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Hliðskjálf - 80%

EvilAllen, September 21st, 2017

Well, two additional years have gone by since Varg's previous release, which is entitled "Dauði Baldrs". Here we are, back in 1999 (metaphorically, of course). A lot of improvement has surfaced since the 1997 record was first released. Keep in mind that Varg was still in prison during this time as well. Not to mention Burzum's final release, one-year before he concluded the band's first run. According to Varg, if I remember precisely, during a prison interview, he mentioned he was allowed to use a keyboard for two weeks when he was assembling the Dauði Baldrs album, which in my opinion, was probably the biggest mistake that Burzum have ever distressed. But enough of that, let's get back to this record, Hliðskjálf. As I was mentioning, during that same prison interview Varg was given a keyboard, yet again (not sure if it was the same model or an entirely different one, yet this one sounds more advanced than the previous one). During this attempt at making an ambient record, Varg was quite successful nonetheless. Varg managed to create this delicate-sounding piece of art in a week's less time than his previous foundation, which was (and still very much is) worth less than one-thousand-year-old shit (seriously).

As noted in the paragraph above, I stated he was allowed to use a keyboard once more, which was, in all honesty, a brilliant idea this time around. Varg literally took the time he was given and put some serious thought into forming this alluring record. The built-in synths on this keyboard are so much more attractive than the previous synths that were displayed on his last release. The simplicity is still there, in all fairness. The point is, it's not nearly as dreadful and it occurs a lot less. And I mean a lot less. This album actually develops, matures, progresses and it's at a slower pace, which is perfectly magnificent for ambient music. I don't see what the problem with that would be? Varg's actually using instruments featured on the keyboard that are absolutely acceptable as an ambient-themed release. This is far from a failing record. I can't see anyone displaying more hatred for this release than his last one. By all means, this is not a terrible album. You could even suggest that Hliðskjálf's theme would be featured in an early 1990s Disney-animated, motion picture.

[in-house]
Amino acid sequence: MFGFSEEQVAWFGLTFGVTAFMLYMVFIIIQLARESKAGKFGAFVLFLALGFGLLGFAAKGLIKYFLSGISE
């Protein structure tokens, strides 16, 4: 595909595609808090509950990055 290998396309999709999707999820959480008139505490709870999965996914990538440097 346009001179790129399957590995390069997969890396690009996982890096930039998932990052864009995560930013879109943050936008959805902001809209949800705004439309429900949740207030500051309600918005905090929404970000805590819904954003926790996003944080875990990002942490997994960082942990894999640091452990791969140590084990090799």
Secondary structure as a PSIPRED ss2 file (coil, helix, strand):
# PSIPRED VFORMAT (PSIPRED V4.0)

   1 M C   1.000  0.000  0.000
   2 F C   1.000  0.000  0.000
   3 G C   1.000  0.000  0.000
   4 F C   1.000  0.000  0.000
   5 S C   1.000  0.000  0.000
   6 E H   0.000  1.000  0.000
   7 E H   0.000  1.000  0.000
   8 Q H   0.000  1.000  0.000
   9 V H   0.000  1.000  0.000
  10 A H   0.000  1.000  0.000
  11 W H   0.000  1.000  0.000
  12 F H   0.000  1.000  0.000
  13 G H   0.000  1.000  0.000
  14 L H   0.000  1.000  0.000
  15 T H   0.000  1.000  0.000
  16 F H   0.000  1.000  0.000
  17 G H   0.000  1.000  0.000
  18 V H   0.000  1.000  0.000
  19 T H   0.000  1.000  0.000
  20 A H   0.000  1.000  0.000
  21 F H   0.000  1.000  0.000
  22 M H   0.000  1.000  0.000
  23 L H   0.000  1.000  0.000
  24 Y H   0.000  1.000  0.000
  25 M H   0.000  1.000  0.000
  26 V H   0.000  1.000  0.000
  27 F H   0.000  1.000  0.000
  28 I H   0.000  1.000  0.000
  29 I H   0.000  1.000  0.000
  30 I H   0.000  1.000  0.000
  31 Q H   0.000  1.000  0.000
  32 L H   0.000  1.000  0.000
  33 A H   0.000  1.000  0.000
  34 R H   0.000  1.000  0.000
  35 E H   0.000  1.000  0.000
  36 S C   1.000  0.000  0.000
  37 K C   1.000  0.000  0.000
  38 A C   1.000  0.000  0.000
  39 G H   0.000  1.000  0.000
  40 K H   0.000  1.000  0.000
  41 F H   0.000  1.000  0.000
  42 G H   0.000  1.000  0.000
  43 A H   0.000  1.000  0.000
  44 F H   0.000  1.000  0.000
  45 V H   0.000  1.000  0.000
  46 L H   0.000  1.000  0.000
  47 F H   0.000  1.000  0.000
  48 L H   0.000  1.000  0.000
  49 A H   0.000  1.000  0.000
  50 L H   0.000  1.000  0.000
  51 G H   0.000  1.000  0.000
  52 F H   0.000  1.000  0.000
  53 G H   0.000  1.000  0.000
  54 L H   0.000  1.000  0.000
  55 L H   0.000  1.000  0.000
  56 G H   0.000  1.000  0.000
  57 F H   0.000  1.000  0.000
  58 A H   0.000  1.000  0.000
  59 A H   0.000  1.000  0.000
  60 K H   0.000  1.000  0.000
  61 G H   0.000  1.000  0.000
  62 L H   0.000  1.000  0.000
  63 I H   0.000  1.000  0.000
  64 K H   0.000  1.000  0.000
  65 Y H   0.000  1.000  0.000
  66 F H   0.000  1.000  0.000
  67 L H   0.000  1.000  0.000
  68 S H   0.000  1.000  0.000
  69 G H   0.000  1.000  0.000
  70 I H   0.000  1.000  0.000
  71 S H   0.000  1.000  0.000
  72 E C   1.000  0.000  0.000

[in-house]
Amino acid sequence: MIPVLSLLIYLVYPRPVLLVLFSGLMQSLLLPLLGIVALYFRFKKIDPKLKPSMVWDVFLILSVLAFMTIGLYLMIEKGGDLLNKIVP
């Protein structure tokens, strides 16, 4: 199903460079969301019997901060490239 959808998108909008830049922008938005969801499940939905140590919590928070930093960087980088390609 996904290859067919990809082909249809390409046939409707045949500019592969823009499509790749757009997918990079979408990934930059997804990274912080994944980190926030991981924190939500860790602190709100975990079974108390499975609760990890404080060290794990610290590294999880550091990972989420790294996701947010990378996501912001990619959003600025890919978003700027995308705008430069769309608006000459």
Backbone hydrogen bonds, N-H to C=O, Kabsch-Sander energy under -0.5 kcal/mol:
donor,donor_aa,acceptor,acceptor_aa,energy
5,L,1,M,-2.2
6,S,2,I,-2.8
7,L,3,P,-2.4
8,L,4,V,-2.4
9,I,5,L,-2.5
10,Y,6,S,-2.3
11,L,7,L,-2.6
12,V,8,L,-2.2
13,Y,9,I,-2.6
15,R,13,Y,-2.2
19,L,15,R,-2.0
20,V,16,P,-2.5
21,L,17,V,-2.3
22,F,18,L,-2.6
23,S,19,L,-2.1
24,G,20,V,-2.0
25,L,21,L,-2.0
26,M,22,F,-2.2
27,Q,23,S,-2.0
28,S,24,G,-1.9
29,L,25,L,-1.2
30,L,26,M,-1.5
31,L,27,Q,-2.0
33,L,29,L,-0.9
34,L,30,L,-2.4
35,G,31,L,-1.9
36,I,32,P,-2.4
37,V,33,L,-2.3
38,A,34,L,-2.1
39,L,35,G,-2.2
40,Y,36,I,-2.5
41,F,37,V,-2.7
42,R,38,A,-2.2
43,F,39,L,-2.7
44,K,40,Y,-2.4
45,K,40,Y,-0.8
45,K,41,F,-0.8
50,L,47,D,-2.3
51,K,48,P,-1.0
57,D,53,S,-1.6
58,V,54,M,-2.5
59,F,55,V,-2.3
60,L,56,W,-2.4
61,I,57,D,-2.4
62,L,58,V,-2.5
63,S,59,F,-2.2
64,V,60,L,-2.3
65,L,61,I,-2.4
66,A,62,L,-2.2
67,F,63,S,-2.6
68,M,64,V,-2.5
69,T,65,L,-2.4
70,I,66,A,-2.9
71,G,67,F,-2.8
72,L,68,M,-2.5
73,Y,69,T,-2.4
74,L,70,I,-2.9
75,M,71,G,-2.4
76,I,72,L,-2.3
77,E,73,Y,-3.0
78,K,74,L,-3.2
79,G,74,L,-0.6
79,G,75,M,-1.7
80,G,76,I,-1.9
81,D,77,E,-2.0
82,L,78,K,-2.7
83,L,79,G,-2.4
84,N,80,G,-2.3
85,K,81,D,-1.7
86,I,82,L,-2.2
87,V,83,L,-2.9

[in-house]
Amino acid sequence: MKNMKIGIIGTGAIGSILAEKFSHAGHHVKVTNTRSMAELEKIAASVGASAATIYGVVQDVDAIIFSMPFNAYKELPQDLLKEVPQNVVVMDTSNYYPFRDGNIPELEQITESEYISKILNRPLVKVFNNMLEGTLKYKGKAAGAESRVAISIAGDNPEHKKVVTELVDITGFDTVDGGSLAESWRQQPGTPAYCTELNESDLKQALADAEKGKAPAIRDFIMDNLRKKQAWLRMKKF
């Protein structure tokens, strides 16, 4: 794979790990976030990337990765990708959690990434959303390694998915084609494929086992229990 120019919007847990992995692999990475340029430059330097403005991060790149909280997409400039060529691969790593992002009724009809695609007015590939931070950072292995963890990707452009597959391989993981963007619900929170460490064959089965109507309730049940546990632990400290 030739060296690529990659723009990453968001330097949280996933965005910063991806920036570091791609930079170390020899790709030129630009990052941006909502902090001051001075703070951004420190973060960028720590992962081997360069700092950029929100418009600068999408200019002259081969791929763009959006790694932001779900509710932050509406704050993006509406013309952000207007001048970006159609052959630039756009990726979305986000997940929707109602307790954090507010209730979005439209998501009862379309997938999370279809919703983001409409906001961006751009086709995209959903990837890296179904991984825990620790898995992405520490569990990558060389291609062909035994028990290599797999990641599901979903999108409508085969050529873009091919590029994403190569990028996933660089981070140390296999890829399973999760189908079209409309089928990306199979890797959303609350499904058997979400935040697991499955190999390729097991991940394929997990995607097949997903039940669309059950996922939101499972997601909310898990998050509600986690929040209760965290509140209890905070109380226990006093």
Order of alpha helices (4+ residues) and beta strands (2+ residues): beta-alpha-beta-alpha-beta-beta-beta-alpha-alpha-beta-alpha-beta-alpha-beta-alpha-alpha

On another plus noteworthy mention, the ambient tracks are a lot shorter than his last album. With the fair amount of simplicity on this record and with the album still featuring repetitiveness (though, not to an extreme and unfathomable distance this time), by having shorter tracks, it doesn't make the musical assembly extraordinarily nettlesome. My three personal favourites on this record, not in actual order, just the order of how the album lines them up, are "Tuistos Herz", "Ansuzgardaraiwô" and finally "Die Liebe Nerþus". All the ambient tracks are good though. This would be the kind of music you would want to listen to on a calm, rainy afternoon, just looking out the dampened window into an empty field.

They're such wonderful and dainty piano harmonies throughout some of this record, alongside a tremolo. Also, a great deal of suspense is carried out throughout the entire thirty-three-minute album. Something it could relate to in an Alfred Hitchcock Presents episode even. There are just so many possibilities where this record could be displayed in film or television of many sorts. One could even shed tears to this album, that's how powerful it's tune truly is altogether. I've listened to this album four times and I could honestly listen to it evermore. A lot of love and passionate melodies entirely. There are also a lot of calamity-related melodies, it can be deeply saddening at times, too. I would suggest this to a decently high degree, that this would be a piece of masterwork. You can almost imagine yourself being displayed on a filming screen (watching yourself), dead center adventuring deeply within a very misty and dank forest.

This album produces so much assurance, I can't see how one would feel disappointed listening to it. I feel Varg's limitation wasn't nearly as limited as the last time. There is an astronomical aggregate of untainted imagination published here, incredible really. This is how ambience should sound, quite honestly. It's lust for adventure is boundless. It has the drive to do more than it does. And it does a lot as it is. Very beautiful audio, almost crystal clear. Really smooth, no distorted quality. One wouldn't expect this to be something Burzum would release, but in reality it only exists because of Burzum. This is an extremely delicate album and should be appreciated by everyone. Varg should be absolutely proud of this work, you can visualize that this came from the heart. An effort not at all wasted or despised. It's a bit of a ignominy that this album didn't become more famous for what it displayed (and still displays) during it's time.